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Old April 12, 2012, 02:03 PM   #7
Frank Ettin
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Join Date: November 23, 2005
Location: California - San Francisco
Posts: 6,774
Quote:
Originally Posted by ChuckS
...Is criminal activity AND attack both necessary to invoke applicability?...
Basically, yes. We need to understand that Castle Doctrine/Stand Your Ground Laws are extremely narrow.

The original rule was that before using force in self defense, one had a duty to retreat if he could do so in complete safety. And this generally did not apply in your home, because your home was your place of refuges; and no one should be able to force you to leave your place of refuges. Of course, the duty to retreat reflected the core societal value that intentionally hurting another human was inherently repugnant, and resort to violence was to be avoided when possible.

The real idea behind SYG is to avoid having to deal with a dispute about whether one could have safely retreated. That could often be a tough question. A difficult side question would be whether the actor, in the heat of the moment during a rapidly unfolding and dangerous emergent situation could even have been reasonably expected to have been aware of an available means of escape.

BUT, all the SYG law does is relieve one of the obligation to retreat. In order for someone to establish that his resort to violence was justifiable self defense, he must still show that all other legal requirements necessary to justify his intentionally hurting or killing another human have been met.

Quote:
Originally Posted by ChuckS
...When does "following" become "provocation?"...
That will depend on exactly what happened. It may very well be up to a jury to decide based on all the evidence offered by both sides at trial.

Quote:
Originally Posted by ChuckS
...Since the "initial" encounter wasn't an attack does that preclude any defense for a later violent attack? Which means to me that once I become close enough and speak to the perp that I cannot "stand my ground" I need to already have recognized my predicament and retreated or at least not engaged/spoken to him?...
First, he's not a "perp" until he's actually done something. Just walking around where he has a right to be doesn't make him a "perp."

Second, whether an initial encounter is or is not reasonably perceived by one as an "attack" will depend on exactly how the person initiating the encounter conducts himself. There are ways in which you could approach someone and speak to someone that might reasonably lead him to believe that he is being attacked or about to be attacked. And that might justify his standing his ground and defending himself with appropriate force. The instigator must then essentially use every means to escape and avoid using force before he can defend himself.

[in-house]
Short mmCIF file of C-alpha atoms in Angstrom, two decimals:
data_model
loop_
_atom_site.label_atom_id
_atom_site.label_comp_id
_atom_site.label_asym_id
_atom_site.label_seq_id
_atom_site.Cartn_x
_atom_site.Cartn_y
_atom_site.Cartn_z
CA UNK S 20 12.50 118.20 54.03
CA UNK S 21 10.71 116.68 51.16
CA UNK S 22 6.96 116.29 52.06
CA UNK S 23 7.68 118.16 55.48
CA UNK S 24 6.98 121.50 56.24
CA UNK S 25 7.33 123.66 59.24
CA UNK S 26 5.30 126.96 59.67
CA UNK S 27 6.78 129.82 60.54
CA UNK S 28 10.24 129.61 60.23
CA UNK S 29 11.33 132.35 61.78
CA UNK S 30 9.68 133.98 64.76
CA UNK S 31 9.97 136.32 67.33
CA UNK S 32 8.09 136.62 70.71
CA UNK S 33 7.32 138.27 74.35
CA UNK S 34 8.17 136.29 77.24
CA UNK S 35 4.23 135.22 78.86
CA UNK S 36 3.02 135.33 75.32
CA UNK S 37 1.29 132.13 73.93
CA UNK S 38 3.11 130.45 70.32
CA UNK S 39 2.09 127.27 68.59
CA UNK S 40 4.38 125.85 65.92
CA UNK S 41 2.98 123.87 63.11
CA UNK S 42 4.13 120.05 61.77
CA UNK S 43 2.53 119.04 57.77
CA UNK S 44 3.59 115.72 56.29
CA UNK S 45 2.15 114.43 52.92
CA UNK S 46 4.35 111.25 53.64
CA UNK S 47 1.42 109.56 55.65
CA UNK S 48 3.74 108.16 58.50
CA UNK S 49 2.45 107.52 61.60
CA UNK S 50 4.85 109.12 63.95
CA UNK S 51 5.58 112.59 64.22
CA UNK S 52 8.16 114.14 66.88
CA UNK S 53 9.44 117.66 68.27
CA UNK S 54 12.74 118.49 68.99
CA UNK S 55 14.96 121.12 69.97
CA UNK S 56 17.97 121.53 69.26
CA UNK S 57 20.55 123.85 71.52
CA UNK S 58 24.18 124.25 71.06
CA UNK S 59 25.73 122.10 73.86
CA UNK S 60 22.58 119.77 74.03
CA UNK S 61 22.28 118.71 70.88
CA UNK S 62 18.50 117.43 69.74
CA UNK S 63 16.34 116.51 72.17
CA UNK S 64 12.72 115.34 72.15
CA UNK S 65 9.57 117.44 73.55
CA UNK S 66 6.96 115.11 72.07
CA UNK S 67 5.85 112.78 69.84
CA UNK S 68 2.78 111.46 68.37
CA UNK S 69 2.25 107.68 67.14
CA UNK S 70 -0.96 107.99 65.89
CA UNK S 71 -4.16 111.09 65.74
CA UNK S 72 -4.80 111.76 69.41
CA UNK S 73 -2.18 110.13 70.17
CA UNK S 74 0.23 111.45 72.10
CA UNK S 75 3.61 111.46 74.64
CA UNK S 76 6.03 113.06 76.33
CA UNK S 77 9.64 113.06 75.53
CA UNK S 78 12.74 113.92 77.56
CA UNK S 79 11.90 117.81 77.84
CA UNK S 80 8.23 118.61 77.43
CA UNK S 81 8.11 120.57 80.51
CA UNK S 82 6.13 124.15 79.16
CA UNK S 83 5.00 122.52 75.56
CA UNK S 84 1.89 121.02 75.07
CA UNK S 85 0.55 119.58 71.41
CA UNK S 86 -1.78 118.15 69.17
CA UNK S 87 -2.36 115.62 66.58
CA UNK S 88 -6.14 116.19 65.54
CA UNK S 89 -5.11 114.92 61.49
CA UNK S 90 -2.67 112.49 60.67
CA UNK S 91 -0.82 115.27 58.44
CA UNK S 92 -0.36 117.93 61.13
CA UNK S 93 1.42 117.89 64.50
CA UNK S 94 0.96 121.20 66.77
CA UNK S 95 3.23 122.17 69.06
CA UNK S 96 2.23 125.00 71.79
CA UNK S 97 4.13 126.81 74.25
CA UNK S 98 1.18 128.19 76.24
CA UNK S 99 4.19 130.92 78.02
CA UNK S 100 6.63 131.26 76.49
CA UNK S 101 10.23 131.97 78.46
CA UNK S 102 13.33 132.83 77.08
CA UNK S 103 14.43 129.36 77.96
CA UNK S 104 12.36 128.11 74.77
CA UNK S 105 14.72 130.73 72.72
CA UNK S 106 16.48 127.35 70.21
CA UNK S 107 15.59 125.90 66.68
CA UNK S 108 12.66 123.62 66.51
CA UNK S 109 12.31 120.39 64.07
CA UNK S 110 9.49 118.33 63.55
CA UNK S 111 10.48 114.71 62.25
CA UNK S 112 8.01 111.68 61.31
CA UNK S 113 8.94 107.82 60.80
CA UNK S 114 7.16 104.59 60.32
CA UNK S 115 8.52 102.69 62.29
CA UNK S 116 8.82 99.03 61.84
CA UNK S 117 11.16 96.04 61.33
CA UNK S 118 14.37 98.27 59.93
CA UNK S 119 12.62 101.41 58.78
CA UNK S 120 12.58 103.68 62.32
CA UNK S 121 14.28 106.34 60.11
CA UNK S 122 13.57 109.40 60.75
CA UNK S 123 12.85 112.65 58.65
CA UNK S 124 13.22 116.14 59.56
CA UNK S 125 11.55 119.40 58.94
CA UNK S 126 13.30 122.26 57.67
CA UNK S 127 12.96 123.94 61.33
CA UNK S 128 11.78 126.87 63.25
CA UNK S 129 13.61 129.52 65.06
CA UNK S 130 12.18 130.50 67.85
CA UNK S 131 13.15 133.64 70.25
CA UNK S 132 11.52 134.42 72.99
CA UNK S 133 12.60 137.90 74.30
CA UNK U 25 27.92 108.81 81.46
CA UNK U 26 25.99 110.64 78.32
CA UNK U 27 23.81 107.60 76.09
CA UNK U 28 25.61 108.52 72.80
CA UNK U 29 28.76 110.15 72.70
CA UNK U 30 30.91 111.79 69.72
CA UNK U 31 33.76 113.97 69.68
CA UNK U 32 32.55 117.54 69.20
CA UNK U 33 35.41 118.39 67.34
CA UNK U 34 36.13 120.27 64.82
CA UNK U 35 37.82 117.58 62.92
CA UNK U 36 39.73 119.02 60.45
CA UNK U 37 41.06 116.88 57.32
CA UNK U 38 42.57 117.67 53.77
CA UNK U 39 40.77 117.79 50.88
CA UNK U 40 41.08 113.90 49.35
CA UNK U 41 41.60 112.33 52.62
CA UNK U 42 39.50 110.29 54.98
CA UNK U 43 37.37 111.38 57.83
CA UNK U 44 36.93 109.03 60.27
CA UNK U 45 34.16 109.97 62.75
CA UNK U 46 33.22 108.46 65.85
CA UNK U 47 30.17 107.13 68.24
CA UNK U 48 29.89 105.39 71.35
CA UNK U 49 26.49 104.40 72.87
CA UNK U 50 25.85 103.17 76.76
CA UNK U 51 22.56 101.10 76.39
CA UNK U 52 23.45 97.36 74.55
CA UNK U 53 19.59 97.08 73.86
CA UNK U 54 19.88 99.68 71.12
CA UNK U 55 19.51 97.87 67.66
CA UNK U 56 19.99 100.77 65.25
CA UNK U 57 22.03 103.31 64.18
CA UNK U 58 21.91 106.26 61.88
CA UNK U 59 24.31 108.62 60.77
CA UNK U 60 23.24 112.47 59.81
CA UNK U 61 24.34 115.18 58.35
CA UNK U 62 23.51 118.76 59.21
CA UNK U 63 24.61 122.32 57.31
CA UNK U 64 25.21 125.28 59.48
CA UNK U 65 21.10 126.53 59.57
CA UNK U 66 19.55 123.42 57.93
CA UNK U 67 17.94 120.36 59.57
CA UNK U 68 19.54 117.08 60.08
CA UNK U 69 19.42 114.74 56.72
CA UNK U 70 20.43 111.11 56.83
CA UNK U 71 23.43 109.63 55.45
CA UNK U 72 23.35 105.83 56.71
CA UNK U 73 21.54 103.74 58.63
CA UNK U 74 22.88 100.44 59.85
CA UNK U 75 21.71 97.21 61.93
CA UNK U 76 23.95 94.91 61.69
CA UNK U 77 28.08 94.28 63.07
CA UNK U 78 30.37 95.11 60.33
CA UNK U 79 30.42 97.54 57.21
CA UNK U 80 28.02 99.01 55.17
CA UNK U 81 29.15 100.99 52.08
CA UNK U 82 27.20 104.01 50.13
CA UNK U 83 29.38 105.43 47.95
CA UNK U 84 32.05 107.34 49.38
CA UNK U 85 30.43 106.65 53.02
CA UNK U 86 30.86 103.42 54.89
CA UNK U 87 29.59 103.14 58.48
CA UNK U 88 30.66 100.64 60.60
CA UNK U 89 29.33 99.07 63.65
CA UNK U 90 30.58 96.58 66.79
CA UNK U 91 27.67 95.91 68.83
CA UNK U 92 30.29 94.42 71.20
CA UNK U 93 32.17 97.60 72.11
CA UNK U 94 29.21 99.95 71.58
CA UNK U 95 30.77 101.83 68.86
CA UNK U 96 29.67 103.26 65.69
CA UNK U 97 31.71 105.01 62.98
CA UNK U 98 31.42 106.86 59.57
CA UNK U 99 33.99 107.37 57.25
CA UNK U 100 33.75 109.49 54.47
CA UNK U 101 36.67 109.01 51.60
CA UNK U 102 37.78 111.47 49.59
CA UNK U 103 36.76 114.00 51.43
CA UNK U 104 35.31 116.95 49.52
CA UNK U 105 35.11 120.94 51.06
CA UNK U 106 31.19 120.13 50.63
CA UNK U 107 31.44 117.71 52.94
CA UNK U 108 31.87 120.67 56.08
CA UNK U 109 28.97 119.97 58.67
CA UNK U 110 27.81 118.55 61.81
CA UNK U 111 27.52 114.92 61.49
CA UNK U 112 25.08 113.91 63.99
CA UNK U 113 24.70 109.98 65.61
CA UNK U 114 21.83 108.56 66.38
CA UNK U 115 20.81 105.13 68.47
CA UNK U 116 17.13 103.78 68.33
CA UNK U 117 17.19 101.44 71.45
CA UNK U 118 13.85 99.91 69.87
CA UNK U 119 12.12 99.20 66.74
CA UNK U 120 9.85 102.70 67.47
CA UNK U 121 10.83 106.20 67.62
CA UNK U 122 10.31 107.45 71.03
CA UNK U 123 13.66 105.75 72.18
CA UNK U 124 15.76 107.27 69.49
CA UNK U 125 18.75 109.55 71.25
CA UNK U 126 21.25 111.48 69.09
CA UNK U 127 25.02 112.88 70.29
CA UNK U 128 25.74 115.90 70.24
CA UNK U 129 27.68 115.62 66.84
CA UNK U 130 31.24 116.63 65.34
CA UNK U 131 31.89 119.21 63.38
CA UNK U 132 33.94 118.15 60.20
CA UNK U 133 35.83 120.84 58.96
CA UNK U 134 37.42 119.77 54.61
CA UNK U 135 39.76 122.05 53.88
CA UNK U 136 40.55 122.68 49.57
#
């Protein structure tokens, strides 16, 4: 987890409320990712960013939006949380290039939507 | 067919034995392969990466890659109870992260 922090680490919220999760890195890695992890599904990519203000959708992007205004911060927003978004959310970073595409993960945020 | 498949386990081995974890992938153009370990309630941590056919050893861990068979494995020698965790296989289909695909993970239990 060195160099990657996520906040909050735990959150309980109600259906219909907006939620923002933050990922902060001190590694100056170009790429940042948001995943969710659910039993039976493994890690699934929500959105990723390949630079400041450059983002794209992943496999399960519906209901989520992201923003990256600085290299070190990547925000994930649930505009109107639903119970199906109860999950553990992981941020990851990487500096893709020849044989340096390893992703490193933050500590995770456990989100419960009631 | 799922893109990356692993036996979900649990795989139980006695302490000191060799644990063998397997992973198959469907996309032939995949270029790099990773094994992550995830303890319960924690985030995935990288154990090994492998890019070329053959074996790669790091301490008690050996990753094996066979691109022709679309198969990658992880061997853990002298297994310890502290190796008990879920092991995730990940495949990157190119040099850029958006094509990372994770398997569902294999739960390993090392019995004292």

Here's the applicable Florida law:
Quote:
776.041 Use of force by aggressor.—The justification described in the preceding sections of this chapter is not available to a person who:

(1) Is attempting to commit, committing, or escaping after the commission of, a forcible felony; or

(2) Initially provokes the use of force against himself or herself, unless:
(a) Such force is so great that the person reasonably believes that he or she is in imminent danger of death or great bodily harm and that he or she has exhausted every reasonable means to escape such danger other than the use of force which is likely to cause death or great bodily harm to the assailant; or

(b) In good faith, the person withdraws from physical contact with the assailant and indicates clearly to the assailant that he or she desires to withdraw and terminate the use of force, but the assailant continues or resumes the use of force.
The laws of other States are pretty similar.

Quote:
Originally Posted by ChuckS
...one purported advantage to stand your ground is freedom from civil liability...
Quote:
Originally Posted by gc70
SYG laws provide the possibility of immunity from criminal and civil action....
This is not correct.

Castle Doctrine/Stand Your Ground Laws are completely separate from Immunity Laws. It's probably the case that most States which have in recent years enacted Castle Doctrine/Stand Your Ground Laws also enacted Immunity Laws at the same time. But they are still different matters.

It is correct that an Immunity Law can not be considered a "free ride." Every Immunity Law sets out various conditions that must be satisfied in order for immunity to attach. If there is a dispute about whether those conditions have been satisfied, you'll still wind up in court to work that out.

Quote:
Originally Posted by gc70
...if a judge is convinced that it is warranted after an evidentiary hearing....
A separate evidentiary hearing on the immunity question is thus far a procedure unique to Florida. We'll have to see how other States with Immunity Laws decide to handle the question.
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